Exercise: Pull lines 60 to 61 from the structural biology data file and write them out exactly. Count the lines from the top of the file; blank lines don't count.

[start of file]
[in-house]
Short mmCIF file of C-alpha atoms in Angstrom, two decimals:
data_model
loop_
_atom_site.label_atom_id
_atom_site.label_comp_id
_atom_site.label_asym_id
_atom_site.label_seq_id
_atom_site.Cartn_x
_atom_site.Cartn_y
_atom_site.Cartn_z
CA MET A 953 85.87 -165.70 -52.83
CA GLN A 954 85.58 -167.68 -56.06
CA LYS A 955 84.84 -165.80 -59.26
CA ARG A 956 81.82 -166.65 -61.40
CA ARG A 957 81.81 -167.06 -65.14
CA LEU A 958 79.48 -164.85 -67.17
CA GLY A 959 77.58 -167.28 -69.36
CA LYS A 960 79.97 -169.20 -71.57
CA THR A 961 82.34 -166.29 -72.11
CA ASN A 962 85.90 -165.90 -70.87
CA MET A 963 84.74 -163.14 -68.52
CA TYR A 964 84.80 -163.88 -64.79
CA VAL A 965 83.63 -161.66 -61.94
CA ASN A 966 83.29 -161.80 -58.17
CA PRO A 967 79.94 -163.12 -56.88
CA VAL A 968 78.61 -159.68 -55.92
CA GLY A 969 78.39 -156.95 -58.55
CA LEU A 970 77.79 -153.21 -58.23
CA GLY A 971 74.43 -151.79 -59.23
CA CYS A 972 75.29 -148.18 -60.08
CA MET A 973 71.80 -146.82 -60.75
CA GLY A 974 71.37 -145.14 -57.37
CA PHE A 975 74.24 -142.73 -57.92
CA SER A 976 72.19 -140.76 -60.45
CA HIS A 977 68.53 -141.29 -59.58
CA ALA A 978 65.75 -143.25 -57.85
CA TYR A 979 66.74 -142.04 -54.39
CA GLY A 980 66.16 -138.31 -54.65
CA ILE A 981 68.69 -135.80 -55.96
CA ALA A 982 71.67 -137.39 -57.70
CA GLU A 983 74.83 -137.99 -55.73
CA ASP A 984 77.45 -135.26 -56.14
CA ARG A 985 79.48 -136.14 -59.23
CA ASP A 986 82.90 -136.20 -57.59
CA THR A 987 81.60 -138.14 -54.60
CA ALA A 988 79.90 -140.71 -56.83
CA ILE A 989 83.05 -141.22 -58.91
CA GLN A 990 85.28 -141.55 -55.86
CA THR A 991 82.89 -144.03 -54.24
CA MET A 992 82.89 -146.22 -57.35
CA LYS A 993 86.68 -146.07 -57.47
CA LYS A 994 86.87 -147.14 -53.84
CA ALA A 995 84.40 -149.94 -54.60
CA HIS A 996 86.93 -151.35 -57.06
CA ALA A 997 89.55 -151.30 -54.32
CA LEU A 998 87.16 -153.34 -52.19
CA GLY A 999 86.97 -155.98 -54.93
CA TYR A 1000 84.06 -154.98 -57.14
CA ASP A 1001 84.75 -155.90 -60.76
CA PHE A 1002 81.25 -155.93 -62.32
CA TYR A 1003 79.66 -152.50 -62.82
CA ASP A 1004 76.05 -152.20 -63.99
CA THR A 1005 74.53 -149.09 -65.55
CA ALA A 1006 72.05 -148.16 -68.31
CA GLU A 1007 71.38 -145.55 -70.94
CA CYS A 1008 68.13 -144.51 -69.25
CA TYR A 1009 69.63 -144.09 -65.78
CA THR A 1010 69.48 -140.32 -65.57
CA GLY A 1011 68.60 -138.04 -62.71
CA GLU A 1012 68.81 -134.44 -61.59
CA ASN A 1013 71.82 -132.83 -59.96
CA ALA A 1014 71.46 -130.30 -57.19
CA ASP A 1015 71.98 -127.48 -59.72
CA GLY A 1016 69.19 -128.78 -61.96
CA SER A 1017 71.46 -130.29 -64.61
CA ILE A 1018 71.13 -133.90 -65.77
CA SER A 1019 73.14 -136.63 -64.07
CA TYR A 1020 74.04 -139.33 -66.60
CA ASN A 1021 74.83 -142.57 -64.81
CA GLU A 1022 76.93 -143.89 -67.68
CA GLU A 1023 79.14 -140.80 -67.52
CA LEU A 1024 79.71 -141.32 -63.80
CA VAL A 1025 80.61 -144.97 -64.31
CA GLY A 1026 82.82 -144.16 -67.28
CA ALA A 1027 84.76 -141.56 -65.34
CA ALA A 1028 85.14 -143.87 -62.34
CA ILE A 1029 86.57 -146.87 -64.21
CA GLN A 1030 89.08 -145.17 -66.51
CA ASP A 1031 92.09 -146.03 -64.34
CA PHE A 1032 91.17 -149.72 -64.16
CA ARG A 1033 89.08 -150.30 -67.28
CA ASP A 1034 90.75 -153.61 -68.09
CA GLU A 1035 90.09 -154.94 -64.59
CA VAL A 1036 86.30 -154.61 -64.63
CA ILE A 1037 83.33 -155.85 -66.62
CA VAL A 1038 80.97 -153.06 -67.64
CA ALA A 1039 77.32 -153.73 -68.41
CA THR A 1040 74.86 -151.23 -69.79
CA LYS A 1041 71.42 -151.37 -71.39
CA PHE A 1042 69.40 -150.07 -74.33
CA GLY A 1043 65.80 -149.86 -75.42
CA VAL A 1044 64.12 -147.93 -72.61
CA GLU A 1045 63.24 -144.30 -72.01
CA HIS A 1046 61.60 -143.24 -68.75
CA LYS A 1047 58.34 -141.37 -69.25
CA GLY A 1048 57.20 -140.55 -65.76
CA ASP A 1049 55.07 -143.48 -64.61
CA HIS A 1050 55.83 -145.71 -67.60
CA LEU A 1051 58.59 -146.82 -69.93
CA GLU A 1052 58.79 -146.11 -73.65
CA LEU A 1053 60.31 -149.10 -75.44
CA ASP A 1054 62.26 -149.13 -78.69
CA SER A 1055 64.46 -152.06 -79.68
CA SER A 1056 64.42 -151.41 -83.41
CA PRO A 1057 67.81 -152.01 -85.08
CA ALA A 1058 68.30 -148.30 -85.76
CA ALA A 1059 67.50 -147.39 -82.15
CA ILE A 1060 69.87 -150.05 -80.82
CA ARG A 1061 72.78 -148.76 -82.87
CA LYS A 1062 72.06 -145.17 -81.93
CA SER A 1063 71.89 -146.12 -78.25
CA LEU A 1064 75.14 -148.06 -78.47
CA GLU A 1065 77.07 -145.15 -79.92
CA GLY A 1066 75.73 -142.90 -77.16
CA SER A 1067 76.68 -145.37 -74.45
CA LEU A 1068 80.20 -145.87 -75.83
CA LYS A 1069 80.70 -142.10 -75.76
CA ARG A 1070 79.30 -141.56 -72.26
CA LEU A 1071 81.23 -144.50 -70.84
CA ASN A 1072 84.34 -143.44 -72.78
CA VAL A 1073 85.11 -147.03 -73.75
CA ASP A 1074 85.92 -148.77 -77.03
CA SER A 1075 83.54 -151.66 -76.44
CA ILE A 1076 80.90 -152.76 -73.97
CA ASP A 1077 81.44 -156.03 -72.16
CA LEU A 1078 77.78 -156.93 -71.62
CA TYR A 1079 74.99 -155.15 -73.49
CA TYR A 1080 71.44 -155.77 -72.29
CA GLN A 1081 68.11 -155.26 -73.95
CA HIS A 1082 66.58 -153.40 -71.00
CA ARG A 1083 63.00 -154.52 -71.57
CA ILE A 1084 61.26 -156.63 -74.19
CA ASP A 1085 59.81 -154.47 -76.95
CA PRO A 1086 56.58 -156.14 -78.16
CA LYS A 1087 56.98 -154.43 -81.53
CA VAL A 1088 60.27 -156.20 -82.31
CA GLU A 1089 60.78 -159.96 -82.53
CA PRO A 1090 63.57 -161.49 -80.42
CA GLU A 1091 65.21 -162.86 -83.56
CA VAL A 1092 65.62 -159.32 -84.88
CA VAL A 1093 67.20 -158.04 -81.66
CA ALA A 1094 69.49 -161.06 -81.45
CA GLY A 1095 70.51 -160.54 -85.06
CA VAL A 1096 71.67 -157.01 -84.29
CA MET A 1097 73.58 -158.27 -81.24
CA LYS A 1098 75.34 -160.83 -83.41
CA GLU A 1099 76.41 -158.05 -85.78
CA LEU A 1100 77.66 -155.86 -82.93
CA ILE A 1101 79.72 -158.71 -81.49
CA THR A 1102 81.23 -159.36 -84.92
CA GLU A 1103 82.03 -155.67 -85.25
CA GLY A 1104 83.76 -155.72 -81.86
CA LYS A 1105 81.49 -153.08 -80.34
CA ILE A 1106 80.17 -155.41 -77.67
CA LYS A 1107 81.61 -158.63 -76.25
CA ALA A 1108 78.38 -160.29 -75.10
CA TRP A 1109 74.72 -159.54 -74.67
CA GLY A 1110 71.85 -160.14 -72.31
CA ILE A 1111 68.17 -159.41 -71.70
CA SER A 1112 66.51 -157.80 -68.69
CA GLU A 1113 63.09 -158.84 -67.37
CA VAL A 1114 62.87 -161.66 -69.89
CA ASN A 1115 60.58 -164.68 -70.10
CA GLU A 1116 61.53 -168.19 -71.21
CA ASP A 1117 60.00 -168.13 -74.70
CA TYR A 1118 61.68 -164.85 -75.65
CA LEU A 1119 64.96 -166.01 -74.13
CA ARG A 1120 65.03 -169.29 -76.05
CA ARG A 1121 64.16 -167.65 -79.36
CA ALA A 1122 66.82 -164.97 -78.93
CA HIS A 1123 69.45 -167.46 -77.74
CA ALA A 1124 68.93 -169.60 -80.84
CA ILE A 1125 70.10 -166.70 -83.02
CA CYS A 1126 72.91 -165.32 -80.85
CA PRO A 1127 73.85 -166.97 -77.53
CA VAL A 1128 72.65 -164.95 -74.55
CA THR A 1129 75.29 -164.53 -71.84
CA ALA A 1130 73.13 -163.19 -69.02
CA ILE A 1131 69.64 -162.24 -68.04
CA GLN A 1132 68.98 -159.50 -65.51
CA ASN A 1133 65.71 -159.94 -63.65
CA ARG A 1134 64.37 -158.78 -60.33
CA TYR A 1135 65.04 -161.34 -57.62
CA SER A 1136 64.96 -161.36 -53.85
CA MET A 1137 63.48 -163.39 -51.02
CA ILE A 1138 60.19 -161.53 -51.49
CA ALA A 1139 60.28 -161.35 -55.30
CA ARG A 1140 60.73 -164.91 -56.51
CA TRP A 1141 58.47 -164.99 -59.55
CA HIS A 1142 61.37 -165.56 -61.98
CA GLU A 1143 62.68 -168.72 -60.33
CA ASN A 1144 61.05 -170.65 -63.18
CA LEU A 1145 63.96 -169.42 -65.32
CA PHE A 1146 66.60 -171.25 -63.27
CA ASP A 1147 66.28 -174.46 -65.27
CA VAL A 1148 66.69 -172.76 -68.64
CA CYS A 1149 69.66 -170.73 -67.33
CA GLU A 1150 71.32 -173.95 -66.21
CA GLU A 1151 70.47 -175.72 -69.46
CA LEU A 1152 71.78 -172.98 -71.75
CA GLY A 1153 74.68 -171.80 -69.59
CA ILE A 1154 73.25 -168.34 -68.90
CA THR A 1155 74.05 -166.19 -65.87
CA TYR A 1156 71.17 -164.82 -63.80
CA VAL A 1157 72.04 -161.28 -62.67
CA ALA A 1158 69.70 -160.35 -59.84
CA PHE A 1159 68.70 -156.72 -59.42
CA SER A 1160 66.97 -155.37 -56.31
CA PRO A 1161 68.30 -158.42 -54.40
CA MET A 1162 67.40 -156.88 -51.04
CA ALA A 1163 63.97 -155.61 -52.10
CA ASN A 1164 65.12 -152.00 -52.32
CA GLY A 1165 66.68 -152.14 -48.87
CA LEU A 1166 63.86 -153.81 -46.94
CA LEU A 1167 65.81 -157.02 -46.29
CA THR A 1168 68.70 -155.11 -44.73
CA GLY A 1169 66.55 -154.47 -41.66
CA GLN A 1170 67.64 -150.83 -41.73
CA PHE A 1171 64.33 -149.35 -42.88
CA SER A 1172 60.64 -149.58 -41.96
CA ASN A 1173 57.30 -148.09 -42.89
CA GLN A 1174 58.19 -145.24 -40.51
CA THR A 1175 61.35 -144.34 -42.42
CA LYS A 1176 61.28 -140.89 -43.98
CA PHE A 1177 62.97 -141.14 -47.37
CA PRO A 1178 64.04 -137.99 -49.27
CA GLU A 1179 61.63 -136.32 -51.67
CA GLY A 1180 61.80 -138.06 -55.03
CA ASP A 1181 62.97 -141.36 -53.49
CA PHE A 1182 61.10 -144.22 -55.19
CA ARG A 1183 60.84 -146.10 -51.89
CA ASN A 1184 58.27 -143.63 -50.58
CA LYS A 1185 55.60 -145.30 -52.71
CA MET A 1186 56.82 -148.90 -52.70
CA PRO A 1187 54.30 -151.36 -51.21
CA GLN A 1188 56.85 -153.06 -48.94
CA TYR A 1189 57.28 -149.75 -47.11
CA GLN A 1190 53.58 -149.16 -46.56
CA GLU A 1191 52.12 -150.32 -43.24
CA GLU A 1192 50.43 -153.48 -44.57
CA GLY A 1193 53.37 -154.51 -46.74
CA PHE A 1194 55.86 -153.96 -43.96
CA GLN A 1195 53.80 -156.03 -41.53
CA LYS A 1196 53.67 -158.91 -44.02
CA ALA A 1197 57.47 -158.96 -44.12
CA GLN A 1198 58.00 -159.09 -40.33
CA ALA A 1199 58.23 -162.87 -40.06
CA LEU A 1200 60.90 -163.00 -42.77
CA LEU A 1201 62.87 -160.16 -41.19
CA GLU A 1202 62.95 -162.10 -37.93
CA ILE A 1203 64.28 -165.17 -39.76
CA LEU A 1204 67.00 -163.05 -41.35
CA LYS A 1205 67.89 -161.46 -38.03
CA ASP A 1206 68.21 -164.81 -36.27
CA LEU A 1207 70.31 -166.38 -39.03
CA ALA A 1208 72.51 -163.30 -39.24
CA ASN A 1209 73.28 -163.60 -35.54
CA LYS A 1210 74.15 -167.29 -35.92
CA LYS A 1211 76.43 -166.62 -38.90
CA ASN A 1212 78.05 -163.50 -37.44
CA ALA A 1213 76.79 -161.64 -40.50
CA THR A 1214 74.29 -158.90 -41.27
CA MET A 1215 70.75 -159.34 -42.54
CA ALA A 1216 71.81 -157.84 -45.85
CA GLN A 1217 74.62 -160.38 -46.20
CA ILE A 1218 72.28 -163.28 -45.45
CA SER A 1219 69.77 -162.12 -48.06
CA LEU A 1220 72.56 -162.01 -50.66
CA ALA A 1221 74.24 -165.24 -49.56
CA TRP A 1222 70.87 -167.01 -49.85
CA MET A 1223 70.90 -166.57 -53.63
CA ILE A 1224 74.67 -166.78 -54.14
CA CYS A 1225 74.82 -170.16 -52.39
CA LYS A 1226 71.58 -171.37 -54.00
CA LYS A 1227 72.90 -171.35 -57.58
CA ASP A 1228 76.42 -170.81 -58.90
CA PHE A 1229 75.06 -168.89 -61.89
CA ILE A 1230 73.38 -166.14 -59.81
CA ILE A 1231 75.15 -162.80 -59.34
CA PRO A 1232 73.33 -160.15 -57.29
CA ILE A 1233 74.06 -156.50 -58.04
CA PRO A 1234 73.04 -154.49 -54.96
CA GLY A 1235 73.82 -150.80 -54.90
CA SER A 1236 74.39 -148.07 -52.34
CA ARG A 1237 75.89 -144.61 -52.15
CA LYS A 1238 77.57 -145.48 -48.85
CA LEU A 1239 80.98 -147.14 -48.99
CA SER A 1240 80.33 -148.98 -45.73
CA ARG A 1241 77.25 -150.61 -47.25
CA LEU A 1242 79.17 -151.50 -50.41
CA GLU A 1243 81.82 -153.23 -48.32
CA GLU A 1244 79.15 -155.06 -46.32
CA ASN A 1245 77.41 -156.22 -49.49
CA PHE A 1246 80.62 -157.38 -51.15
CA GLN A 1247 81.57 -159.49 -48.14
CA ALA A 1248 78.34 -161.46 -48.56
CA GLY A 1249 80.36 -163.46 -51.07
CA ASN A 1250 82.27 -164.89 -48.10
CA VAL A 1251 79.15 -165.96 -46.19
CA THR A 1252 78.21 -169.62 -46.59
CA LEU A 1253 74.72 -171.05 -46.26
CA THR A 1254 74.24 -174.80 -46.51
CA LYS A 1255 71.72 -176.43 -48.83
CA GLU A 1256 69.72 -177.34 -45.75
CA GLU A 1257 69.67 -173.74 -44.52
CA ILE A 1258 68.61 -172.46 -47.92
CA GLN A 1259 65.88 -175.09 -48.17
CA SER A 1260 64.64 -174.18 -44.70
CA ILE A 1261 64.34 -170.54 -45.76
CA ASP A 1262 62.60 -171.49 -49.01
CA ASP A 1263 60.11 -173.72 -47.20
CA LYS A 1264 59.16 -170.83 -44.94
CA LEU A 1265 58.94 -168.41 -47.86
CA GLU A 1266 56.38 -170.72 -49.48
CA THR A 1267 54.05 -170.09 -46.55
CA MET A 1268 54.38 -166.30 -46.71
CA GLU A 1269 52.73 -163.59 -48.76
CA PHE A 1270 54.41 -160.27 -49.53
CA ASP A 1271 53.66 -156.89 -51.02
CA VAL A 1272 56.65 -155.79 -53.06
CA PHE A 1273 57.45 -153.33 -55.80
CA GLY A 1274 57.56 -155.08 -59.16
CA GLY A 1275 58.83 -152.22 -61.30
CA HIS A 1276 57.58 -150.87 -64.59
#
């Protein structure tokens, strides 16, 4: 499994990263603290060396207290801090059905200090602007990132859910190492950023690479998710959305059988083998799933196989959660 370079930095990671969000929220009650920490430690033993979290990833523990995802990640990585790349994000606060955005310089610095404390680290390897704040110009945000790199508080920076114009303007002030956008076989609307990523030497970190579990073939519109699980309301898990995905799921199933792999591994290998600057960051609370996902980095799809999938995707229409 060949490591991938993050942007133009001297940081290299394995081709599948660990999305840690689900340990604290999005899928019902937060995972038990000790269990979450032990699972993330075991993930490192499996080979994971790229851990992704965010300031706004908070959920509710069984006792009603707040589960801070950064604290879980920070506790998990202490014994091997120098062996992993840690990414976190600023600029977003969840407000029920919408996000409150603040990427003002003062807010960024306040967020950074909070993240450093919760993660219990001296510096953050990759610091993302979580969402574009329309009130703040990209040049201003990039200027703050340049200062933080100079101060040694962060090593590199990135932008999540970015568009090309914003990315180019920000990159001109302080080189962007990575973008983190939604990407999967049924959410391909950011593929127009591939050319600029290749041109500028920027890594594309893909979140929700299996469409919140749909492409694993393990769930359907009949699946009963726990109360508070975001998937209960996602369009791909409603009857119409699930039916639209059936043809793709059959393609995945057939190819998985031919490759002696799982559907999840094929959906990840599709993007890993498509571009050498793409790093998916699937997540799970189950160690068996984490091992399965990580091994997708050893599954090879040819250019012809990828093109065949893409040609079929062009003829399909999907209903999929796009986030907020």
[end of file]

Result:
CA ASP A 1001 84.75 -155.90 -60.76
CA PHE A 1002 81.25 -155.93 -62.32